BUCKEYE, Ariz. - Major leadership changes could lie ahead for the city of Buckeye if a group of angry residents are successful in recalling several of the city's elected officials.
"We feel that the only way we are going to get movement to change things for the better for the citizens here is to remove the people who we feel are part of the problem," said Chad Taylor.
Taylor, along with his wife and two other residents, met Tuesday morning to discuss details about moving forward with the recall they hope will remove the mayor, vice mayor and two council members from their offices.
This is the latest effort from Buckeye citizens who say they're outraged over expensive water bills that, in some cases, total in excess of $1,000.
"I work constantly for the future of Buckeye and that’s all I do," said Mayor Jackie Meck. "And if that’s how they feel -- I certainly can’t tell them not to do it."
Meck emphasized several measures the city has taken in response to the outrage, including establishing a water hotline specifically designated to collect and investigate complaints.
So far, the city says 96 customers have complained to the water hotline out of the 18,000 resident they serve.
Out of those calls, 51 reports were found to be spikes in water usage and, so far, 87 on-site meter inspections have been performed by the city.
"We are responding to what they told us in the last couple of weeks," Meck said. "The second thing is that we can’t do things just automatically. I, as mayor, can’t just say we’re going to do all these different things."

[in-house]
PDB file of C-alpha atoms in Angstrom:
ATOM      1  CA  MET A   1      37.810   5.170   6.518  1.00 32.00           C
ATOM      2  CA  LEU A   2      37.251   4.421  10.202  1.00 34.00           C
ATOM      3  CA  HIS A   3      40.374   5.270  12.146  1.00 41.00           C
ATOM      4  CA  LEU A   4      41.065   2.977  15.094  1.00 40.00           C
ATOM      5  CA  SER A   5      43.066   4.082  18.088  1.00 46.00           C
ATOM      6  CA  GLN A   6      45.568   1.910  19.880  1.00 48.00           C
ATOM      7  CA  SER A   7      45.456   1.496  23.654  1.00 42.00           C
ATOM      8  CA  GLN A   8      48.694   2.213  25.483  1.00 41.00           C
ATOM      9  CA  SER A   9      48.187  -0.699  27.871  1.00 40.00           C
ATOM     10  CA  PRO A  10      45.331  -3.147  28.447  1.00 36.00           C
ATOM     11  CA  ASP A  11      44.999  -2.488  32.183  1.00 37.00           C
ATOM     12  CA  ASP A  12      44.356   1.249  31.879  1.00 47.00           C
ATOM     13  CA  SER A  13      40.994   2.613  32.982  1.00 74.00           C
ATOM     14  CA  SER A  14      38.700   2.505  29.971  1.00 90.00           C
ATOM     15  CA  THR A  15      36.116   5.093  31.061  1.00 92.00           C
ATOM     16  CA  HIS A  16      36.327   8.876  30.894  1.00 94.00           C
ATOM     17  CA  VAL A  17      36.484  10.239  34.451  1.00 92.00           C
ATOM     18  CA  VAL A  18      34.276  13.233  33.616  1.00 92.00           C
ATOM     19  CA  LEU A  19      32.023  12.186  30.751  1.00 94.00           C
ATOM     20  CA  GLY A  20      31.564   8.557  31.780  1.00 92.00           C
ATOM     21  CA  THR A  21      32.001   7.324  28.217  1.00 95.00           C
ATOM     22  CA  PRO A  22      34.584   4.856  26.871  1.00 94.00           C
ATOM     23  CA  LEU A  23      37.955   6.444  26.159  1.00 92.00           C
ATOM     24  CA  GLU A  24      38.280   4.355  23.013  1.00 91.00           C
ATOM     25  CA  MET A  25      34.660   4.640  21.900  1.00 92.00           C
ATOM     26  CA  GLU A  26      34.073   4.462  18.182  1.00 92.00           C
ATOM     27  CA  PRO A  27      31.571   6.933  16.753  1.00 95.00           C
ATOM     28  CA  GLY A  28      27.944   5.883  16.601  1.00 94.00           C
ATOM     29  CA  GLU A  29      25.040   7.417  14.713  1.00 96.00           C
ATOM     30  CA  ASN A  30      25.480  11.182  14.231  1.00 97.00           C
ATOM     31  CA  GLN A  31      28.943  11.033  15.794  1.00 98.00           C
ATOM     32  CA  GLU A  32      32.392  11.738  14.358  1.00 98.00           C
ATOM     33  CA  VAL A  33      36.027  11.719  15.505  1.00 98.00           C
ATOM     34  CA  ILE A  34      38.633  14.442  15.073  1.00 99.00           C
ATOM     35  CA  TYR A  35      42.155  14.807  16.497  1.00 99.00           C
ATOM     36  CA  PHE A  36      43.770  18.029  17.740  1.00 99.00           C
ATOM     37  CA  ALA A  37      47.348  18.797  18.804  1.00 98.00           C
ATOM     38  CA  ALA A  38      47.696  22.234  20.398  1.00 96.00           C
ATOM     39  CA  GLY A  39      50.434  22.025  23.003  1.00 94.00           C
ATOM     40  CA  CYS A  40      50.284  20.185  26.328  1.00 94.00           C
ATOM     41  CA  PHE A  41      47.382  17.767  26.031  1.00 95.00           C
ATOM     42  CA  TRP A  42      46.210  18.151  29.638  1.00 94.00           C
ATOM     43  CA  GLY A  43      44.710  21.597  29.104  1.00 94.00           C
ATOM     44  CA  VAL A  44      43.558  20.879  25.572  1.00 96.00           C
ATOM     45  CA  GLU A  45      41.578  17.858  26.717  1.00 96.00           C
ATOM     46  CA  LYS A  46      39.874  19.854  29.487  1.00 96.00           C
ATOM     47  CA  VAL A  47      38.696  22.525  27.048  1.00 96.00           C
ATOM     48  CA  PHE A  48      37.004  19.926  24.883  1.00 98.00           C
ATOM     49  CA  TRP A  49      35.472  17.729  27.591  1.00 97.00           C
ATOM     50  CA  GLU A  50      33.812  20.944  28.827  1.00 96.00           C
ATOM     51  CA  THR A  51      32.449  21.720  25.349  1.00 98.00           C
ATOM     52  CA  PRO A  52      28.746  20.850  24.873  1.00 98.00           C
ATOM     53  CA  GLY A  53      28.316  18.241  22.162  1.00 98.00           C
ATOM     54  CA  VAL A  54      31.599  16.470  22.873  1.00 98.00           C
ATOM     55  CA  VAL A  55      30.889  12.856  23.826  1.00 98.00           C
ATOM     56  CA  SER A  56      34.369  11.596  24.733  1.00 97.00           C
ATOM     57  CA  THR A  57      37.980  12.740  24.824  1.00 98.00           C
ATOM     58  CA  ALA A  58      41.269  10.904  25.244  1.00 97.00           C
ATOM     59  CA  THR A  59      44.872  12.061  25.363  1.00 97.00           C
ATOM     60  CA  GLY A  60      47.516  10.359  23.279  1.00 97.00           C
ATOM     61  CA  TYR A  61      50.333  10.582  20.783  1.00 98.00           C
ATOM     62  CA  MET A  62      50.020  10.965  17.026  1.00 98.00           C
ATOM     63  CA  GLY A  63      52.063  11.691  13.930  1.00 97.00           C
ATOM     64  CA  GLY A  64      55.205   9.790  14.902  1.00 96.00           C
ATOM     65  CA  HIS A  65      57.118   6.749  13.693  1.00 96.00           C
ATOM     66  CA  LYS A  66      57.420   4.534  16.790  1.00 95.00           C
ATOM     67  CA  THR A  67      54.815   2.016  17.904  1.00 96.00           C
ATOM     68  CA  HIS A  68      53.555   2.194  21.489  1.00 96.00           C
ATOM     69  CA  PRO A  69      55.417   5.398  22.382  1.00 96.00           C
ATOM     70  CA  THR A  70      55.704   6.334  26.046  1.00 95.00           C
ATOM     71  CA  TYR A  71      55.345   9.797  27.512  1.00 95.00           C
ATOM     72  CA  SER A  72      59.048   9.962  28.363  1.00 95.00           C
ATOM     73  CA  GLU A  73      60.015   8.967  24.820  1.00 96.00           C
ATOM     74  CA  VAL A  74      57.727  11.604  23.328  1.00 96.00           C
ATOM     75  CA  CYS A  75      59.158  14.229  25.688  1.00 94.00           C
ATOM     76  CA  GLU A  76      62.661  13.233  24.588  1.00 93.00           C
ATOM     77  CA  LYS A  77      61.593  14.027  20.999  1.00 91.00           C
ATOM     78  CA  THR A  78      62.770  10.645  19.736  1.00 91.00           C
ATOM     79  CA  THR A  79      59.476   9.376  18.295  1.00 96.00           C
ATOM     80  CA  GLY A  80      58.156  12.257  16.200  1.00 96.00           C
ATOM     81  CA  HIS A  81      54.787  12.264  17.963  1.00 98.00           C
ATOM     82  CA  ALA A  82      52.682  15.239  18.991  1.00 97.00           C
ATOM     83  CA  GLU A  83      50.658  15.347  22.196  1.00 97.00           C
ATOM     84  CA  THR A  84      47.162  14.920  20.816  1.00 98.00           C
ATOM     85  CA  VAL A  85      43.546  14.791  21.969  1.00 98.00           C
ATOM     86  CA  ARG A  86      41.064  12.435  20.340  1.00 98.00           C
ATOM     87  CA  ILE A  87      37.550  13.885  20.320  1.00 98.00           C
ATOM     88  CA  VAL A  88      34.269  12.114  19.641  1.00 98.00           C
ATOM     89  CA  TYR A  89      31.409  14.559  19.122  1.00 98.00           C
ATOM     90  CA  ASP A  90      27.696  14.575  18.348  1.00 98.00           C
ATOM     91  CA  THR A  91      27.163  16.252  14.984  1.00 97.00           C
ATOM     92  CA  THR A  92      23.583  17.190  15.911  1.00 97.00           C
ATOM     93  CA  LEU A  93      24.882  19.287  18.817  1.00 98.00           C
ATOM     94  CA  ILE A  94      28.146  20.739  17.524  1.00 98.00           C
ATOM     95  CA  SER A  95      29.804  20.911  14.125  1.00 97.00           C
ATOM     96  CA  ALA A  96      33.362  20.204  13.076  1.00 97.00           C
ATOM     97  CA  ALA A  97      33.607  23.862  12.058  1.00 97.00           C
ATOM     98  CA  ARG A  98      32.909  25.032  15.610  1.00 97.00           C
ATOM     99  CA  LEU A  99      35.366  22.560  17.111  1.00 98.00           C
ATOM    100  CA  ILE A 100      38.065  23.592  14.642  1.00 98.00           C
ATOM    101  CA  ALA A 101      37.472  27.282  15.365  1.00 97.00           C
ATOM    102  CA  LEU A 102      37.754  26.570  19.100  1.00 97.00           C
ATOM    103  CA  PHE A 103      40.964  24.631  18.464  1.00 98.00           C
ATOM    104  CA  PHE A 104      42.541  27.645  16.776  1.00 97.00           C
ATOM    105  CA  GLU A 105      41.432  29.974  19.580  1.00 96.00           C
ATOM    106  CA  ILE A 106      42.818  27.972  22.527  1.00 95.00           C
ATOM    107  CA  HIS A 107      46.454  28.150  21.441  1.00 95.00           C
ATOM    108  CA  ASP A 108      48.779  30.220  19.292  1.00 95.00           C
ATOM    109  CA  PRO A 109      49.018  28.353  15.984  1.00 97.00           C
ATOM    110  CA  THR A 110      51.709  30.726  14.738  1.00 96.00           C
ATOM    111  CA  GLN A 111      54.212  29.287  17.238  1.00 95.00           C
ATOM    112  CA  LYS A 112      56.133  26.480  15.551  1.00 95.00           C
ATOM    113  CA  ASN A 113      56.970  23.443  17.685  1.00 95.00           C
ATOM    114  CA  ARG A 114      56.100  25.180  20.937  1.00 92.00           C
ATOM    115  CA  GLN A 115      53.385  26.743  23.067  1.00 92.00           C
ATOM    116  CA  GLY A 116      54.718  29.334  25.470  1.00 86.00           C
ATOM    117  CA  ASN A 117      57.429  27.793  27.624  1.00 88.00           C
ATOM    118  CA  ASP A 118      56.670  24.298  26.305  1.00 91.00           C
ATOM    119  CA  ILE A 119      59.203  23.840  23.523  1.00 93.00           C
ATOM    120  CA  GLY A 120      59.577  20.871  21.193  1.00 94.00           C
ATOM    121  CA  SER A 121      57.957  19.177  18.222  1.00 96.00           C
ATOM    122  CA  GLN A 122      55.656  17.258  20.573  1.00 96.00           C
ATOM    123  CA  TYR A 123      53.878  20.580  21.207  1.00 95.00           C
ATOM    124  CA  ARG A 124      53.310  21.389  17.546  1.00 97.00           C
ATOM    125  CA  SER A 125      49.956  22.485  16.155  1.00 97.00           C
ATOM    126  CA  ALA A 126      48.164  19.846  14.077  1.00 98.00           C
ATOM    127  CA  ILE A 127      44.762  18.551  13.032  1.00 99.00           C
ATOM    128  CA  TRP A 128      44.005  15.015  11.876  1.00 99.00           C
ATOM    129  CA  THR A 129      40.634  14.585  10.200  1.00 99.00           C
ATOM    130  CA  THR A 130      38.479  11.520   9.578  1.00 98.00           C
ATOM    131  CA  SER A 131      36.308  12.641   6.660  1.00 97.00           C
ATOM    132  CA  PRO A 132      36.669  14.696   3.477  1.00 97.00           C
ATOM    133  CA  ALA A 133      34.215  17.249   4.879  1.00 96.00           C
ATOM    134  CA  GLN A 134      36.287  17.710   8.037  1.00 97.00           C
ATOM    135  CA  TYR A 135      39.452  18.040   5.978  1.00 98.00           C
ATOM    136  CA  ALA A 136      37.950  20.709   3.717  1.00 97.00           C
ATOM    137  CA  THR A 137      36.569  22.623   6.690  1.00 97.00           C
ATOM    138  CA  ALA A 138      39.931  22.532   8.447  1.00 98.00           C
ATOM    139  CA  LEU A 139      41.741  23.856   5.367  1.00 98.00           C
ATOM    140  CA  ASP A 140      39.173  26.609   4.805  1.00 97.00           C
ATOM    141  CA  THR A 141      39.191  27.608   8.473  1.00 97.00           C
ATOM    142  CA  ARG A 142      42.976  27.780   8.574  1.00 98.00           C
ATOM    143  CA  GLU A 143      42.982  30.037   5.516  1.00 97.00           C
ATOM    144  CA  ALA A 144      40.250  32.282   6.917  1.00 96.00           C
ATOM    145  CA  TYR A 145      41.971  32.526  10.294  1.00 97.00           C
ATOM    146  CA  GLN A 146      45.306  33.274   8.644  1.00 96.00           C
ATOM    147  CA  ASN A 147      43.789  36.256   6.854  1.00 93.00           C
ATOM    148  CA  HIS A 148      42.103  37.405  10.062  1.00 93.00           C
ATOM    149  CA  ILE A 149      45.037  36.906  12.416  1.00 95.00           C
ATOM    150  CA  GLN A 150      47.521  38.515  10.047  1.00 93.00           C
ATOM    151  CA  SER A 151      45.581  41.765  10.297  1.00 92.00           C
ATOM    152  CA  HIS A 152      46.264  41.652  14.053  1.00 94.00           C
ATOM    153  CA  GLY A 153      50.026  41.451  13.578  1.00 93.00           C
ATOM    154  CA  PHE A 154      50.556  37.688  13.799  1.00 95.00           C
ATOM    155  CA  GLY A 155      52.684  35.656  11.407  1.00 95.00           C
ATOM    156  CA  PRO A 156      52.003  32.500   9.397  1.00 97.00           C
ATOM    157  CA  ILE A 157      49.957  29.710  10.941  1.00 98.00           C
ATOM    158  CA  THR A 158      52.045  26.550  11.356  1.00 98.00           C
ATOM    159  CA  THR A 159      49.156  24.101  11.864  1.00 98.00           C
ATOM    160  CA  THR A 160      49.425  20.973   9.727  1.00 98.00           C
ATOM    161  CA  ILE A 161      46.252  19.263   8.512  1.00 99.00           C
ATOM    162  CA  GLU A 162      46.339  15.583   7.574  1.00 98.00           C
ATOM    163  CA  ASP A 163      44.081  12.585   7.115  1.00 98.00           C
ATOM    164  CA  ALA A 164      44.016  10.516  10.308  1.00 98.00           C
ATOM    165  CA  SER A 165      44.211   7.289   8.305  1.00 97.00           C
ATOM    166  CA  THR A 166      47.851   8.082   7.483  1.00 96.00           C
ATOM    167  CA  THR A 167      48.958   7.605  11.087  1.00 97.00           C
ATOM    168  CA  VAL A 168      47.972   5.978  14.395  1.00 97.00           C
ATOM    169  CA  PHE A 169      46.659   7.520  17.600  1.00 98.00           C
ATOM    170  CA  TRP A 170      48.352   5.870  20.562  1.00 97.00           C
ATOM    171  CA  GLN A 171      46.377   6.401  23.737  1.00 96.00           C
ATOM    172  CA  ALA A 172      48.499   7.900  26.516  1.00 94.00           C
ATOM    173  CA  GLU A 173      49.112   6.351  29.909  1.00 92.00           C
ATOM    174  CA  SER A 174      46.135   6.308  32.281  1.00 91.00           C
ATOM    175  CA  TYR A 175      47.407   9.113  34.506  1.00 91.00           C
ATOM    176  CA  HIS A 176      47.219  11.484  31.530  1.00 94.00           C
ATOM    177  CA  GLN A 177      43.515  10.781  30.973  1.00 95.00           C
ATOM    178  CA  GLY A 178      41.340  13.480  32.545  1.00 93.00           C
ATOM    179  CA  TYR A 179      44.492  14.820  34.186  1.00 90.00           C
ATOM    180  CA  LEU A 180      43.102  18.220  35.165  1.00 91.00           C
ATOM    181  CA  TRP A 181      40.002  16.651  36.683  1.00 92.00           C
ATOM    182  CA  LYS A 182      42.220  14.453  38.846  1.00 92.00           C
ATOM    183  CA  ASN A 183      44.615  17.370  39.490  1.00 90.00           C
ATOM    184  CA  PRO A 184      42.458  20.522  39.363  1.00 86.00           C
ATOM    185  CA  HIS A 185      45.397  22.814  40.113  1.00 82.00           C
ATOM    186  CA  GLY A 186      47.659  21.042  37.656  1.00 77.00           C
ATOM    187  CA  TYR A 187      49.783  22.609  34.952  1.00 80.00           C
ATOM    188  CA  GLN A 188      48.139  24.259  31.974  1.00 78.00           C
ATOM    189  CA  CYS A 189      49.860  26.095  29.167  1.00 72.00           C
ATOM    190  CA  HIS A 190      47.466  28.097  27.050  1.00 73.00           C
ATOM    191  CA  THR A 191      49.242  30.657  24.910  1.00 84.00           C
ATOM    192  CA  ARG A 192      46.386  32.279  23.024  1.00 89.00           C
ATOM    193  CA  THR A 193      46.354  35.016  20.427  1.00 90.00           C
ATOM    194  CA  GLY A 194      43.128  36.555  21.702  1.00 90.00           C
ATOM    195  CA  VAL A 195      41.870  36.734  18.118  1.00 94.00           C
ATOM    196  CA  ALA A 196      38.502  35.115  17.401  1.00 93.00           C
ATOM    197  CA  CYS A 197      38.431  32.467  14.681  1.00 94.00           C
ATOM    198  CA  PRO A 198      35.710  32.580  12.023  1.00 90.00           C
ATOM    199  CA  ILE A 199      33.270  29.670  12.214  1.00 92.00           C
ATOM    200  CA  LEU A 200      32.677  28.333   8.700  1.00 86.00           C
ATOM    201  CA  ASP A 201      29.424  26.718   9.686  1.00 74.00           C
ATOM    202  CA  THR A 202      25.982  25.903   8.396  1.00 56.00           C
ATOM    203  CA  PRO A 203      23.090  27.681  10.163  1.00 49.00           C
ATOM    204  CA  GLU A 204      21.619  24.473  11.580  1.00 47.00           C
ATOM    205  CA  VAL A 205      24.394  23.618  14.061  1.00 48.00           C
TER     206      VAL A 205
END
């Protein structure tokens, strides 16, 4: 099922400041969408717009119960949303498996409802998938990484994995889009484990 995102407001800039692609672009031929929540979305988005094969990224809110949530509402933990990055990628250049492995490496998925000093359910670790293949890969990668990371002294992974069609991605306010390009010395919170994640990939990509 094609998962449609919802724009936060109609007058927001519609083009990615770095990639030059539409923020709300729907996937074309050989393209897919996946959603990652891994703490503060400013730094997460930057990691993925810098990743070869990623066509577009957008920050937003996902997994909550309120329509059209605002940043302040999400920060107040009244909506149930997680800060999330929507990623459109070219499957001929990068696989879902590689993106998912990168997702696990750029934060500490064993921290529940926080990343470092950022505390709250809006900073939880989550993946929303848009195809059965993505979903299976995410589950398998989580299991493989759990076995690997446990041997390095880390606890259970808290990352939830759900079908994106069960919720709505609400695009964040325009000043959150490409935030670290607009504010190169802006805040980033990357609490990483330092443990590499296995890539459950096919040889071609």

The city is continuing to try to figure out the source of the high water bills, which sometimes show water usage into 30, 40 or 50 thousand gallons per month.
The mayor says the city is also looking at ways to alert customers to unusual spikes in water usage.
An attorney with the Coppersmith Brockelman firm, which is not affiliated with either the city or any residents, stated a recall can happen as long as certain requirements are met under Arizona's statues.
A written statement outlining the reason for the recall must be submitted and then the sponsor must collect valid voter signatures totaling 25 percent of the votes cast in that election.
According to the city of Buckeye's website, the outcome of the most recent mayoral race in August showed Meck with 3,274 votes and his two opponents collecting 1,850 and 790 votes, respectively.
If all the signatures are gathered, a recall election will be held where candidates can run against the incumbent. If the incumbent wins the election, the candidate can take the office and a recall cannot happen again unless the sponsors agree to pay the cost for the previous recall election.
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